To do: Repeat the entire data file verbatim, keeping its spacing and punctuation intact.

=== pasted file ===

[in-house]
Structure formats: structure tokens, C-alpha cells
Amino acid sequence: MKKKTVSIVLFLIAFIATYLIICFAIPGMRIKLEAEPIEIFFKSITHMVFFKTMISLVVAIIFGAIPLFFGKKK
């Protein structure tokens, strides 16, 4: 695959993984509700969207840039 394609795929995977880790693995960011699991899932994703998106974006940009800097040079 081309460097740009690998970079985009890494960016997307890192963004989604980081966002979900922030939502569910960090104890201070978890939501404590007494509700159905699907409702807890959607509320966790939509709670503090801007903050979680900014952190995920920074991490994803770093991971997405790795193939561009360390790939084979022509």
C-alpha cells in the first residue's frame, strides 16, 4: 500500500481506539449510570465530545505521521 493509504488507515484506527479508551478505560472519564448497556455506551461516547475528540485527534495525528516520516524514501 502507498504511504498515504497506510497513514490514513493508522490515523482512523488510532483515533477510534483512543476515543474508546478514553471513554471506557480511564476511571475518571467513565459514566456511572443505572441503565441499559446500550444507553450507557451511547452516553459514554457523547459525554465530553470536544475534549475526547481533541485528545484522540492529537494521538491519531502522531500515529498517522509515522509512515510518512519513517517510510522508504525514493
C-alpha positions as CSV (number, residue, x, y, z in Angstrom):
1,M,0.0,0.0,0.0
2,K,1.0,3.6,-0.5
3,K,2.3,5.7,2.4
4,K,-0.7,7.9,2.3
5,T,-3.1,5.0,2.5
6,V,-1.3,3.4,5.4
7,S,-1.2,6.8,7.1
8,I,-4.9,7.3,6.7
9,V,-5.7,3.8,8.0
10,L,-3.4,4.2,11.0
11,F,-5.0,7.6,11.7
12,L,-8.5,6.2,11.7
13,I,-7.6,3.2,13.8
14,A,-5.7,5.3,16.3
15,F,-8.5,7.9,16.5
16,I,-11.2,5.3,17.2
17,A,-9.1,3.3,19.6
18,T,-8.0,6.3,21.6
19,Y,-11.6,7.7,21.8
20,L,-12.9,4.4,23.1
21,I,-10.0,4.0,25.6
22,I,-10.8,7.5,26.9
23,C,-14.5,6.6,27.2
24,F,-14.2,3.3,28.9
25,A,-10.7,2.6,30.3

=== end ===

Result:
[in-house]
Structure formats: structure tokens, C-alpha cells
Amino acid sequence: MKKKTVSIVLFLIAFIATYLIICFAIPGMRIKLEAEPIEIFFKSITHMVFFKTMISLVVAIIFGAIPLFFGKKK
């Protein structure tokens, strides 16, 4: 695959993984509700969207840039 394609795929995977880790693995960011699991899932994703998106974006940009800097040079 081309460097740009690998970079985009890494960016997307890192963004989604980081966002979900922030939502569910960090104890201070978890939501404590007494509700159905699907409702807890959607509320966790939509709670503090801007903050979680900014952190995920920074991490994803770093991971997405790795193939561009360390790939084979022509």
C-alpha cells in the first residue's frame, strides 16, 4: 500500500481506539449510570465530545505521521 493509504488507515484506527479508551478505560472519564448497556455506551461516547475528540485527534495525528516520516524514501 502507498504511504498515504497506510497513514490514513493508522490515523482512523488510532483515533477510534483512543476515543474508546478514553471513554471506557480511564476511571475518571467513565459514566456511572443505572441503565441499559446500550444507553450507557451511547452516553459514554457523547459525554465530553470536544475534549475526547481533541485528545484522540492529537494521538491519531502522531500515529498517522509515522509512515510518512519513517517510510522508504525514493
C-alpha positions as CSV (number, residue, x, y, z in Angstrom):
1,M,0.0,0.0,0.0
2,K,1.0,3.6,-0.5
3,K,2.3,5.7,2.4
4,K,-0.7,7.9,2.3
5,T,-3.1,5.0,2.5
6,V,-1.3,3.4,5.4
7,S,-1.2,6.8,7.1
8,I,-4.9,7.3,6.7
9,V,-5.7,3.8,8.0
10,L,-3.4,4.2,11.0
11,F,-5.0,7.6,11.7
12,L,-8.5,6.2,11.7
13,I,-7.6,3.2,13.8
14,A,-5.7,5.3,16.3
15,F,-8.5,7.9,16.5
16,I,-11.2,5.3,17.2
17,A,-9.1,3.3,19.6
18,T,-8.0,6.3,21.6
19,Y,-11.6,7.7,21.8
20,L,-12.9,4.4,23.1
21,I,-10.0,4.0,25.6
22,I,-10.8,7.5,26.9
23,C,-14.5,6.6,27.2
24,F,-14.2,3.3,28.9
25,A,-10.7,2.6,30.3